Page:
The Swordsman Review by Jamie M MacDonald

Every once in a while a film comes along that reads so well, you instantly know that you’re going to like it.

"Lunar year 1623, March 12th - Joseon`s 15th king , Gwanghae fled his palace to evade his foes”

Living a quiet life in exile, swordsman Tae Yul (Jang Hyuk) and his daughter Tae-ok are hidden away from the ever changing dynasties and the political turmoil, at the bottom of the mountain. Tae Yul`s eye sight is rapidly failing, in order to heal it. His daughter will persuade him to head down the mountain. But when lady from the west (Angelina Danilova) says she will make a deal. If Tae-Ok goes and works for the governor in his house, then she will cure Tae Yul`s failing eyesight. Tae Ok will do anything for her father, but in the mix of political turbulent times, and the changing of a nation. Tae ok is taken and so is the daughter of the governor by Gurutai (Joe Taslim). Now a father will do anything to get his daughter back, and a  Swordsman will show them why  he was once the most feared Swordsman of them all….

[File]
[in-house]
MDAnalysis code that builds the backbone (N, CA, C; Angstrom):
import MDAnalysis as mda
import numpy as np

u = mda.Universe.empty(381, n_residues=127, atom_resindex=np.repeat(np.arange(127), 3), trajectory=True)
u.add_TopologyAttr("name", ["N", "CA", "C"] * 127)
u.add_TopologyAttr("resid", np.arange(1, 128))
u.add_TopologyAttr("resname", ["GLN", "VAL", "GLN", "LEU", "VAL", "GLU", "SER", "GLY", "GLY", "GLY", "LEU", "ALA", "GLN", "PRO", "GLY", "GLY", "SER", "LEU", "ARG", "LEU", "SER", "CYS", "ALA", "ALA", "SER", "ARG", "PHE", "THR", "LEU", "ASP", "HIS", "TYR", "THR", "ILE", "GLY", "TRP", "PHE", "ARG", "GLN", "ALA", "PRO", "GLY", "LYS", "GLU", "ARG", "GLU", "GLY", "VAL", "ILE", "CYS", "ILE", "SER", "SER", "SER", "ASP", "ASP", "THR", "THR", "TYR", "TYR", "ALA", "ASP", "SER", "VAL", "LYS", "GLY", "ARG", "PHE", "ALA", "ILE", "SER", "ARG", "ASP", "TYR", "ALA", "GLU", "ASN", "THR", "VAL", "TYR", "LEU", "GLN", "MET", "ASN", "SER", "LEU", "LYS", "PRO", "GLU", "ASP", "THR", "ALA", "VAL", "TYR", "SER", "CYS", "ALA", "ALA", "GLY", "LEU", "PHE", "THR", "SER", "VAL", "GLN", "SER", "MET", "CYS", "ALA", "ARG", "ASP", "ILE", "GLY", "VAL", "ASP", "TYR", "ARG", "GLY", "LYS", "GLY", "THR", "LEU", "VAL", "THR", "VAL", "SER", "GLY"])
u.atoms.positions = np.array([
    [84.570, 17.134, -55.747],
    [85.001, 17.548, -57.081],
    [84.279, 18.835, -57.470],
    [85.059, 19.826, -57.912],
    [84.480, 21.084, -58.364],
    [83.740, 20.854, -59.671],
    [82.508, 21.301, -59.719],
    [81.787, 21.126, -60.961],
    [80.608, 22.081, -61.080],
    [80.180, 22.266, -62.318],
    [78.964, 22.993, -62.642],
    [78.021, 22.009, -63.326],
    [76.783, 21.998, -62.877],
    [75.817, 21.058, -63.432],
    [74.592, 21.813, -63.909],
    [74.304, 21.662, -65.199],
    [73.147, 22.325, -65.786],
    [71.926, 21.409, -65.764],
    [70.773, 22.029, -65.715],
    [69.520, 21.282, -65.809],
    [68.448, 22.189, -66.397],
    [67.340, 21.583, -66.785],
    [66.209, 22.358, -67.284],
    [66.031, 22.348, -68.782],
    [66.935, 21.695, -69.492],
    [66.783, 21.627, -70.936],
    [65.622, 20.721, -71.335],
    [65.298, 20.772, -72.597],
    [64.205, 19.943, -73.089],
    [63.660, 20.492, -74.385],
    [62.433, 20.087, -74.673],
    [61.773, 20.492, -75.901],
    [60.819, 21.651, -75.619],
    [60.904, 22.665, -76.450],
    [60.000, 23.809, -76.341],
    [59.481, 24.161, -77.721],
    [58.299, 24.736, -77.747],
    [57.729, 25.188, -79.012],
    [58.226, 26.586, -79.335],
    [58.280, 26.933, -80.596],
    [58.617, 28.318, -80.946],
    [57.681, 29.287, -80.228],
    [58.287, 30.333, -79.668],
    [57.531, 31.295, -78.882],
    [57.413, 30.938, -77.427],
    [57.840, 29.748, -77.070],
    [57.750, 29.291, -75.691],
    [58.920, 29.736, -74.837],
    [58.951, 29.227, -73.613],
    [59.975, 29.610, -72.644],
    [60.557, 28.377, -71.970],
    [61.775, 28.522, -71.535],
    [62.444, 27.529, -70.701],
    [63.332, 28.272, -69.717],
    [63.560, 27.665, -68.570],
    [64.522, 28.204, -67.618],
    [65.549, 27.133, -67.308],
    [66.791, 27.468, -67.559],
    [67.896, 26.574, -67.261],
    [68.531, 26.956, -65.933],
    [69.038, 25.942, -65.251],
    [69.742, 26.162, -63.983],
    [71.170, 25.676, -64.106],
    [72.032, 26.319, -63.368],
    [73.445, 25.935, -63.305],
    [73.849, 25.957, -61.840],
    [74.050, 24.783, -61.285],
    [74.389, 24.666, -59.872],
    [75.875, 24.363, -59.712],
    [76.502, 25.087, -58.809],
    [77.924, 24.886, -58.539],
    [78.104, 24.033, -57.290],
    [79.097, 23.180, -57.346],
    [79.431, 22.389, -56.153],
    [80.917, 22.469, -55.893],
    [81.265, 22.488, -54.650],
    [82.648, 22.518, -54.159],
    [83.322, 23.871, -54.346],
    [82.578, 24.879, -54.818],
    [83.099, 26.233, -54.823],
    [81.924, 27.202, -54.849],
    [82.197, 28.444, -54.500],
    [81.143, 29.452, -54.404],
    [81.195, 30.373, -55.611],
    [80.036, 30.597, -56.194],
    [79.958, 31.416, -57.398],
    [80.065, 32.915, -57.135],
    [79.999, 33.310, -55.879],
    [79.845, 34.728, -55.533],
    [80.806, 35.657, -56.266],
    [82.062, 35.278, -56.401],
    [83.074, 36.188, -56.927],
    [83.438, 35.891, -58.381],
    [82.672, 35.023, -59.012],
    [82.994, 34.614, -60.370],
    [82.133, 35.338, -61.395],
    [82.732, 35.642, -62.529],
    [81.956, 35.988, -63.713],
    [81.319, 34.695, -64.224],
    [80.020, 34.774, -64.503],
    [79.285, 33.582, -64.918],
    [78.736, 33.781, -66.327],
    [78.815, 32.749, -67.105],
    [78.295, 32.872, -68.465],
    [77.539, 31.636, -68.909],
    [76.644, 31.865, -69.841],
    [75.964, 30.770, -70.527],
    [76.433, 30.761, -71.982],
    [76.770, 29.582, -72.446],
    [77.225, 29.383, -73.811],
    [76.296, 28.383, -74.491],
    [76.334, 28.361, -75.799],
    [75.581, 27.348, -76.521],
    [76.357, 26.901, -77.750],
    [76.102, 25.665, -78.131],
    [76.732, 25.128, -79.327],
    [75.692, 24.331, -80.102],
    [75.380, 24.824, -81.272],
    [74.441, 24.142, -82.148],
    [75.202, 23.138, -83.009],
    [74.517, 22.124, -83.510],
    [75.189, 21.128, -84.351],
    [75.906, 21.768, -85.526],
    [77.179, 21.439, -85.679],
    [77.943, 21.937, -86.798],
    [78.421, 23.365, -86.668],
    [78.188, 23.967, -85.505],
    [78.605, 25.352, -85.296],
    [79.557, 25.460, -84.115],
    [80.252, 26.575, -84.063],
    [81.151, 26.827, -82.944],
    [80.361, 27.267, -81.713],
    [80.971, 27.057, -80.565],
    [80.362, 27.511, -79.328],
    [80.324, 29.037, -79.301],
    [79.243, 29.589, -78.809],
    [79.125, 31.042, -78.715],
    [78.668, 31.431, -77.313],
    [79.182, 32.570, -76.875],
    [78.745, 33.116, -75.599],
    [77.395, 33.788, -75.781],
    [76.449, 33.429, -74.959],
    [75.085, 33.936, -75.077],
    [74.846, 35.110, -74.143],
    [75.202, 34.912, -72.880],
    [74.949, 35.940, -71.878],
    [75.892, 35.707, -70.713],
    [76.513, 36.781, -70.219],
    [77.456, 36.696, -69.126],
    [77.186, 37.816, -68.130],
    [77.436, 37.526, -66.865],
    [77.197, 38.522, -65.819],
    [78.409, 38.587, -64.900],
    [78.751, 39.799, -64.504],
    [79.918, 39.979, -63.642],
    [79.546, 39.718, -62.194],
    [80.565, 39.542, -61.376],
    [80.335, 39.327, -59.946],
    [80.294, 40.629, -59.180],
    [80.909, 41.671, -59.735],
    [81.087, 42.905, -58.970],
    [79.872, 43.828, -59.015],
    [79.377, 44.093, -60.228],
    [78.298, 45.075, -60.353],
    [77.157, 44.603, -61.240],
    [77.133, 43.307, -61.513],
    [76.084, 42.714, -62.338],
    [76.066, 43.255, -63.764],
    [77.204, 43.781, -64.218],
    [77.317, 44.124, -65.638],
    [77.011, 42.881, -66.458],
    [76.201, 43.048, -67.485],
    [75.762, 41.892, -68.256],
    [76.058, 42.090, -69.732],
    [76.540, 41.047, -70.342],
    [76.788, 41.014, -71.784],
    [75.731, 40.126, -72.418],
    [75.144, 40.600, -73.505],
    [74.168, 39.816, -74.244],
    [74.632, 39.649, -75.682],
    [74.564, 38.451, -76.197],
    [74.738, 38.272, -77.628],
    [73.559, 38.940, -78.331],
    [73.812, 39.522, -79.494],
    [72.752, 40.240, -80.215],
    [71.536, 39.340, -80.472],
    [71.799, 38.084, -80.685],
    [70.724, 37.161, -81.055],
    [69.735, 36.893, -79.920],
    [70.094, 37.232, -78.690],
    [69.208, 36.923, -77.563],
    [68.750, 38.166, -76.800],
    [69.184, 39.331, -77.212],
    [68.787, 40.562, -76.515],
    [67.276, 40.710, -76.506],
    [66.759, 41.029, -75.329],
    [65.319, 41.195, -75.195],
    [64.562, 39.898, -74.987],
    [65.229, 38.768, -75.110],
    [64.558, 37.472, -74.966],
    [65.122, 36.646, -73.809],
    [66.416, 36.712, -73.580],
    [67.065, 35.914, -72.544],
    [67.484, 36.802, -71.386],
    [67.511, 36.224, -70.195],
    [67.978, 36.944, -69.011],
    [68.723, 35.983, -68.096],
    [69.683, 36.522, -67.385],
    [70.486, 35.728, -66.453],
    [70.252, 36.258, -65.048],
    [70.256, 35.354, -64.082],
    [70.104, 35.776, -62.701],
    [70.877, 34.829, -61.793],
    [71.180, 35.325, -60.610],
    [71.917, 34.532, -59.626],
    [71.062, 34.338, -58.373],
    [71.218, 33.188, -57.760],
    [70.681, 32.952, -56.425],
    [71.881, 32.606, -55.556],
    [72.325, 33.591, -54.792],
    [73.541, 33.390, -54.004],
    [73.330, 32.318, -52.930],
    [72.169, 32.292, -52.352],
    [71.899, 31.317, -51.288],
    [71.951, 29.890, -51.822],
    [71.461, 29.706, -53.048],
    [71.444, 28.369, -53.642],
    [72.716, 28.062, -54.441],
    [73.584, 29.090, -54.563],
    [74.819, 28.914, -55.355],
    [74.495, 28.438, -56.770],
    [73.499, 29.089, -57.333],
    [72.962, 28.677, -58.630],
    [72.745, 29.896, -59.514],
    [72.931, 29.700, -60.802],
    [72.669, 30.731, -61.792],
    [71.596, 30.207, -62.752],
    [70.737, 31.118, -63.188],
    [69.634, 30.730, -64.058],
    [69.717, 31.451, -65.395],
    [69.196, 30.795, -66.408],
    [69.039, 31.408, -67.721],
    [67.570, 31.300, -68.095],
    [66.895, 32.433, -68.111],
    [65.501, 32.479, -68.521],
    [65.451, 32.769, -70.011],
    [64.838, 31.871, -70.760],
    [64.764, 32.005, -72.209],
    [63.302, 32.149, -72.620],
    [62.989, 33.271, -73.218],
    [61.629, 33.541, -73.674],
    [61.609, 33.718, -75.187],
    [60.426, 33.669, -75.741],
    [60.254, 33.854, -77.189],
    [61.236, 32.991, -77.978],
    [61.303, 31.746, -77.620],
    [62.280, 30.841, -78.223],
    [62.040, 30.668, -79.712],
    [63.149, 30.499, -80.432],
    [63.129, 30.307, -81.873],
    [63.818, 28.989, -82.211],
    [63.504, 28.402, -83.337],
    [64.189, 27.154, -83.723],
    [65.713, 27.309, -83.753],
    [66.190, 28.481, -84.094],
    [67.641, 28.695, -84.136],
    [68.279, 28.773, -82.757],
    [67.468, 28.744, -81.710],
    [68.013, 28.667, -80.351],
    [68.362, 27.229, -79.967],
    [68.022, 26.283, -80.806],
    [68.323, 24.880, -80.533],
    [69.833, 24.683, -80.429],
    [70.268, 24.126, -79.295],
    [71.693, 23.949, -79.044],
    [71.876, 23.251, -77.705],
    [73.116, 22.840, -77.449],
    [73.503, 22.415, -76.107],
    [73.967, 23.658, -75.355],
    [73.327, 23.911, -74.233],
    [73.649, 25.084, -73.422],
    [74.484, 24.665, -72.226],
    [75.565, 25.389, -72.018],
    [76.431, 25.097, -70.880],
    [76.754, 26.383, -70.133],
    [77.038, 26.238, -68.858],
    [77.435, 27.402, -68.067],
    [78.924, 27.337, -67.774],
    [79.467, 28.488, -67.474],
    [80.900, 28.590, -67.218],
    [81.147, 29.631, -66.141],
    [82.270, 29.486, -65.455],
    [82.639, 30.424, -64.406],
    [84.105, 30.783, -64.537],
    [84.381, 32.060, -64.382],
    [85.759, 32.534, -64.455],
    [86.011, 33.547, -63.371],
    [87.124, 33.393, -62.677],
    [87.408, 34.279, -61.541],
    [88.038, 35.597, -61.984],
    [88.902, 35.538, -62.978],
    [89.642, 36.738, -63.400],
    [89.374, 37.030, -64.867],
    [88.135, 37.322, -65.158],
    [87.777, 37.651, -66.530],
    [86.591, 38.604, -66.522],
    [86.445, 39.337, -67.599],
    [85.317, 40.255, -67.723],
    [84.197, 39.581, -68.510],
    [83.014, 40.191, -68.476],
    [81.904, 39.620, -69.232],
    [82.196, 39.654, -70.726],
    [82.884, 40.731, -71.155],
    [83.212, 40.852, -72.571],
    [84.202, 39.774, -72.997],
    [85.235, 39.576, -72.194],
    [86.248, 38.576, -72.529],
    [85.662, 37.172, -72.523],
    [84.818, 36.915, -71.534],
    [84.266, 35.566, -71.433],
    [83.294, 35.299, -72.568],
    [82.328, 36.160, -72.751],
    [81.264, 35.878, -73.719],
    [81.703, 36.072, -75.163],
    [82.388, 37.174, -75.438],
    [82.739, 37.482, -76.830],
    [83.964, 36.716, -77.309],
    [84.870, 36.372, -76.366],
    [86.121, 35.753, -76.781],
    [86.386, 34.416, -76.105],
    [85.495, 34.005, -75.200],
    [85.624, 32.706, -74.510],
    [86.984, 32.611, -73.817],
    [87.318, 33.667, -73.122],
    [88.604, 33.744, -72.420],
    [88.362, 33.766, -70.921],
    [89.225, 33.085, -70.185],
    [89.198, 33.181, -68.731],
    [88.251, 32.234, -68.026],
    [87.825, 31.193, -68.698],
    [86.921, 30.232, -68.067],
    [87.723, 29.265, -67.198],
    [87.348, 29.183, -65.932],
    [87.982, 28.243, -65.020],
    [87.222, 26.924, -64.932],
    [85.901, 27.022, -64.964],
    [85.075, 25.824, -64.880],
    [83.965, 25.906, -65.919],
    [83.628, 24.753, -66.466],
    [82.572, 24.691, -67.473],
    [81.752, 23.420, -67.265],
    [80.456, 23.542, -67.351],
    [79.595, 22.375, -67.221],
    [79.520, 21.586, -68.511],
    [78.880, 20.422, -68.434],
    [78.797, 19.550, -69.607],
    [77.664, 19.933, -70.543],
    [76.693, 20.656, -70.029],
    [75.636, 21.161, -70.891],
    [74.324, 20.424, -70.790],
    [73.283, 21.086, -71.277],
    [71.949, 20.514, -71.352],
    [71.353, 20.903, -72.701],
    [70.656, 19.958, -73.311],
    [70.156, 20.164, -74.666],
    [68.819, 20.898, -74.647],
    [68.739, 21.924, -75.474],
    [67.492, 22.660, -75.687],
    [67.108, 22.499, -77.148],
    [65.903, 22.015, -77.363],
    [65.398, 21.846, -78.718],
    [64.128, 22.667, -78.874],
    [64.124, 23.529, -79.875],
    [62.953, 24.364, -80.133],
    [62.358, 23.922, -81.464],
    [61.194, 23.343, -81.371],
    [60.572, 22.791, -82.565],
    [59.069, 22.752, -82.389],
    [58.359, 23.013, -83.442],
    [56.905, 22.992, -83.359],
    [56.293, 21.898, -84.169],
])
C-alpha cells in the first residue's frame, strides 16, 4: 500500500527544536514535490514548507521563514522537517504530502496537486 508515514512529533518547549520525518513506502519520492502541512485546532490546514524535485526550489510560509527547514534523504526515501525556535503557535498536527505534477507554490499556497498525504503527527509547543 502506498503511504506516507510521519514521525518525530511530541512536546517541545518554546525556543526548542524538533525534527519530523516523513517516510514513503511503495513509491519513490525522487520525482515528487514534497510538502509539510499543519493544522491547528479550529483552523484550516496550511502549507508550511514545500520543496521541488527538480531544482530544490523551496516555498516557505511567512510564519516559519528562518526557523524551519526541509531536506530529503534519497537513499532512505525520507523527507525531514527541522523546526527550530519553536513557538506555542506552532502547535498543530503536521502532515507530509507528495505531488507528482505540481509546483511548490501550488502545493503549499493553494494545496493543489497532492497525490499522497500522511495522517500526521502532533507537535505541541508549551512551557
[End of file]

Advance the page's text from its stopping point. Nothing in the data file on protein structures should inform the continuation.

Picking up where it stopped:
Every once in a while a film comes along that reads so well, you instantly know that you're going to like it. The Swordsman is one such film. I love a swords play film, from the swashbucklers of Hollywood to the amazing feats of Chinese swordplay films, to Japanese samurai films and of course now Korea has produced some brilliant ones as well. It`s a genre that I can't get enough off. I have watched The Swordsman, three times now. What`s not to like the mesmerizing performance from Jang Hyuk. He is just outstanding in this film. His movement during the fight scenes are hypnotic, as he moves with such grace. Joe Taslim is menacing as the main villain and plays it on the right side of sleaze. Expertly written and directed by Choi Jae-hoon, be prepared to watch perfection on screen, from the seamless editing to the stunning Cinematography from Sohn Won-ho  At a running time of just 101 minutes The Swordsman crams so much in as it builds up to an impressive finale between both Swordsmen. I'd say my favourite scenes are them all – yep I can't decide which to say here. When we finally see Tae Yul fight you know that he will do anything to get his daughter back. The moments in the mountain between father and daughter, are tender and caring in the film. For me these are the standout scenes and why we are treated to such beautiful and meticulous swordplay. The best shot sword fights on film for me since the original Rurouni Kenshin Trilogy. 

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